When Montreal-Toronto band Yamantaka // Sonic Titan’s first album, YT//ST, was shortlisted for the 2012 Polaris Prize, fans were left wondering if the group would be able to trump their critically appraised debut album. UZU is the answer to that question — it’s a volcanic yes.
Yamantaka // Sonic Titan’s style is a medley of each band member’s individuality and history from a mix of Eastern and Western cultures. UZU is a celebration of the band-members’ cultural heritages. It blends progressive rock, rock opera, narrative storytelling, melodic piano sequences and heavy metal grunge and tracks that could easily hail from any Japanese role-playing game soundtrack. Disparate elements meld seamlessly from start to finish, with surprising bursts of flair and individuality. While the album is meant to be listened in one sitting, the tracks are rich as stand alones with full drums, synthesizers and the occasional organ.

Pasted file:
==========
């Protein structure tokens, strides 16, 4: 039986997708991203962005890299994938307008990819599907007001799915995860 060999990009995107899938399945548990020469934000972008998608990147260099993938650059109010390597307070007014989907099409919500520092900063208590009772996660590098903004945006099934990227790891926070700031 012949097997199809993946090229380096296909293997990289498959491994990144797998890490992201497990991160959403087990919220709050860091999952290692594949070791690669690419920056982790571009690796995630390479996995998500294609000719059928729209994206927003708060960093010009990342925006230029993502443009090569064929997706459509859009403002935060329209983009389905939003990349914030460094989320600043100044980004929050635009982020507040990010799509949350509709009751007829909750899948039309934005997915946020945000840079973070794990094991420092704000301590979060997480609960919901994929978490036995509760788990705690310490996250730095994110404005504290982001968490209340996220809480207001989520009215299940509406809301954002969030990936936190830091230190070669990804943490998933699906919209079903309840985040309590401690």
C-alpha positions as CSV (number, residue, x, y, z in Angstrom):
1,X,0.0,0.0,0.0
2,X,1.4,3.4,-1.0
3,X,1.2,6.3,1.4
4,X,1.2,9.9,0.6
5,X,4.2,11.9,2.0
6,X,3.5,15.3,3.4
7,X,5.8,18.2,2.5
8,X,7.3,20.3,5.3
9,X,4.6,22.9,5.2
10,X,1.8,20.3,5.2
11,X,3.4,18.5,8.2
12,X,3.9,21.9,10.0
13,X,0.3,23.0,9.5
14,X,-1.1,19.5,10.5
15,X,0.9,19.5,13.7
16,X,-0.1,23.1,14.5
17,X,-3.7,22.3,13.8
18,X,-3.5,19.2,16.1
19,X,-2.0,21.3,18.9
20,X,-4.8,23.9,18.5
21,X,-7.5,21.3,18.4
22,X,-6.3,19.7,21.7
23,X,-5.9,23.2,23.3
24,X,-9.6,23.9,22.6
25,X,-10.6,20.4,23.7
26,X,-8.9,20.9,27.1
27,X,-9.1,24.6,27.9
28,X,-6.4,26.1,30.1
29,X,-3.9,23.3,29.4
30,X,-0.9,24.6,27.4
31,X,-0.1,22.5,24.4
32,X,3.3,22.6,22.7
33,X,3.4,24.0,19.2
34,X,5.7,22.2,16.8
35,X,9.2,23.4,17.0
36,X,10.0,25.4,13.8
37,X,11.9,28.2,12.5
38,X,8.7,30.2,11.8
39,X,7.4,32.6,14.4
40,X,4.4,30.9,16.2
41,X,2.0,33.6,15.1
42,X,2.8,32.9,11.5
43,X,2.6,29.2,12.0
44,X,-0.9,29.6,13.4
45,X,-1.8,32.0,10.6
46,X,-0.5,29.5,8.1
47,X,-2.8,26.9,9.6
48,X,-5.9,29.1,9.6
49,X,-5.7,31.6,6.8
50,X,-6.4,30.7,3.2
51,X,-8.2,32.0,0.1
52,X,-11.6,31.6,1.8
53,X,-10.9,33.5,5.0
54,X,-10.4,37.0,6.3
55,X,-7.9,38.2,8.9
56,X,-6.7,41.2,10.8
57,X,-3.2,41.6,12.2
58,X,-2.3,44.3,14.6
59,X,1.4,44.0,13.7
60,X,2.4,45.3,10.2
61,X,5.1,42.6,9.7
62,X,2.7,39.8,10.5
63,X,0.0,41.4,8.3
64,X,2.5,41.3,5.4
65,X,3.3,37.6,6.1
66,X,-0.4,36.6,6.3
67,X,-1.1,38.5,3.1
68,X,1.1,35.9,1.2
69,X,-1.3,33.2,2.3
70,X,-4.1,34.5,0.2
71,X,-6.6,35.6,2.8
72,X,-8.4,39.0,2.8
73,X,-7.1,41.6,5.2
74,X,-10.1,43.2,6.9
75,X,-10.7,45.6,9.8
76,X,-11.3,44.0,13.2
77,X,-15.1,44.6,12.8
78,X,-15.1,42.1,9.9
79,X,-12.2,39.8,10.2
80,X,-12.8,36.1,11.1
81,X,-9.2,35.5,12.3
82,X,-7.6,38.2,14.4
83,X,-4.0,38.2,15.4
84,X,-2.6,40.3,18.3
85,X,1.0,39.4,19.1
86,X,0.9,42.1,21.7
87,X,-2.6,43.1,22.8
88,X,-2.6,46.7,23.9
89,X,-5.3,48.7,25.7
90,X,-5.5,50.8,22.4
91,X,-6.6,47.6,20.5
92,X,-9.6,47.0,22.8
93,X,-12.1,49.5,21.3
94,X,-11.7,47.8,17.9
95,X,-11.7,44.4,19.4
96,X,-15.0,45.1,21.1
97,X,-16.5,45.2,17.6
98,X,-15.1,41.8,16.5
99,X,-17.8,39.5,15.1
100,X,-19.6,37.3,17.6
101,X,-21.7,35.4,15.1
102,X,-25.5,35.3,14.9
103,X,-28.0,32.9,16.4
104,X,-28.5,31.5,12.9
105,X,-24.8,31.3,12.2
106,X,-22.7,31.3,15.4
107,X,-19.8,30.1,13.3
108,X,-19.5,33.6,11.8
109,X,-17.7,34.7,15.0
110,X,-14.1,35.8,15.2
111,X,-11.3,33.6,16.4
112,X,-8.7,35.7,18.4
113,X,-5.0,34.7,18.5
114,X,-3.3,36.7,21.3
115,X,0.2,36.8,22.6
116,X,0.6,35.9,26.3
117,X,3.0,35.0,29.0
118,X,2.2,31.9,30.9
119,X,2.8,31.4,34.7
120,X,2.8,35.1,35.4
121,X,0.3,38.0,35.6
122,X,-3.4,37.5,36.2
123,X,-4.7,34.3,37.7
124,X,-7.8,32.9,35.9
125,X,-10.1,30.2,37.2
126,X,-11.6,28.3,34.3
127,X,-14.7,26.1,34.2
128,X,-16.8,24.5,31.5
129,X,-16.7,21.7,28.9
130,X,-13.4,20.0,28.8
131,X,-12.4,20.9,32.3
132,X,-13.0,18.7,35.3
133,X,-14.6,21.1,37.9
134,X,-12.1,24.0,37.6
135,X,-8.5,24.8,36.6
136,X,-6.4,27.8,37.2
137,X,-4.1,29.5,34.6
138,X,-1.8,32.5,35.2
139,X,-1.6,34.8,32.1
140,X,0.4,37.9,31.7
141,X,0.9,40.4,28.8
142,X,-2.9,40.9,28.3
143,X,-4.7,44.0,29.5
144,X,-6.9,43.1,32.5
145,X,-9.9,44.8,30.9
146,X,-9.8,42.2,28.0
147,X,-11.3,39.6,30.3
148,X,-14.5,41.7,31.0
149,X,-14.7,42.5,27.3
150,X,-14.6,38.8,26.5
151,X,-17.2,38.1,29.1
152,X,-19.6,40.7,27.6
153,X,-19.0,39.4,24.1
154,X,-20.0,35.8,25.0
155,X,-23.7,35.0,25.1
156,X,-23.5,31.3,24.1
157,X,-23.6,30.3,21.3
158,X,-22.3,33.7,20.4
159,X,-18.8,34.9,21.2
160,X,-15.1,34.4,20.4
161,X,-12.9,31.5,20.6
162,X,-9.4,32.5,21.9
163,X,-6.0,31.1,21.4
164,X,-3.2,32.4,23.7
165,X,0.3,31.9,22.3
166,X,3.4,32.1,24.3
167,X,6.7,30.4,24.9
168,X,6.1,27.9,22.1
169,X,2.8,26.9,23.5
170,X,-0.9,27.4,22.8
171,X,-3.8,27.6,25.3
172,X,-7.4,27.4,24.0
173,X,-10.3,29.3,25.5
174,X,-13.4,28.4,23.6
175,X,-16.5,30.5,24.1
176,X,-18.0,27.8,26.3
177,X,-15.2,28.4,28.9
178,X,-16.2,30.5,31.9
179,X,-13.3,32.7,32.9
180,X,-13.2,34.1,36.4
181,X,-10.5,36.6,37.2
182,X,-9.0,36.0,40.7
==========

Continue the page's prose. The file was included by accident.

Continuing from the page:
Yamantaka // Sonic Titan excels in carving a style that is difficult to label. Rather than generating confusion, their songs grip and inspire an otherworldly experience of a darker, grittier variety.
The first track, “Atalanta,” opens with a sombre piano, building to the entrance of Ruby Kato Attwood’s haunting soprano. By the time the guitar kicks in for “Whalesong,” the album finds the raw power that carries through the other eight tracks. UZU winds down in the last 45 seconds of “One Saturn’s Return,” leaving the listener with the lull of falling rain and the impression of a retreating tempest.
Everything from the cover album’s depiction of a lone Kabuki figure standing in front of an assortment of sea monsters, to the track names, to the sheer oomph, makes UZU an album worth listening to.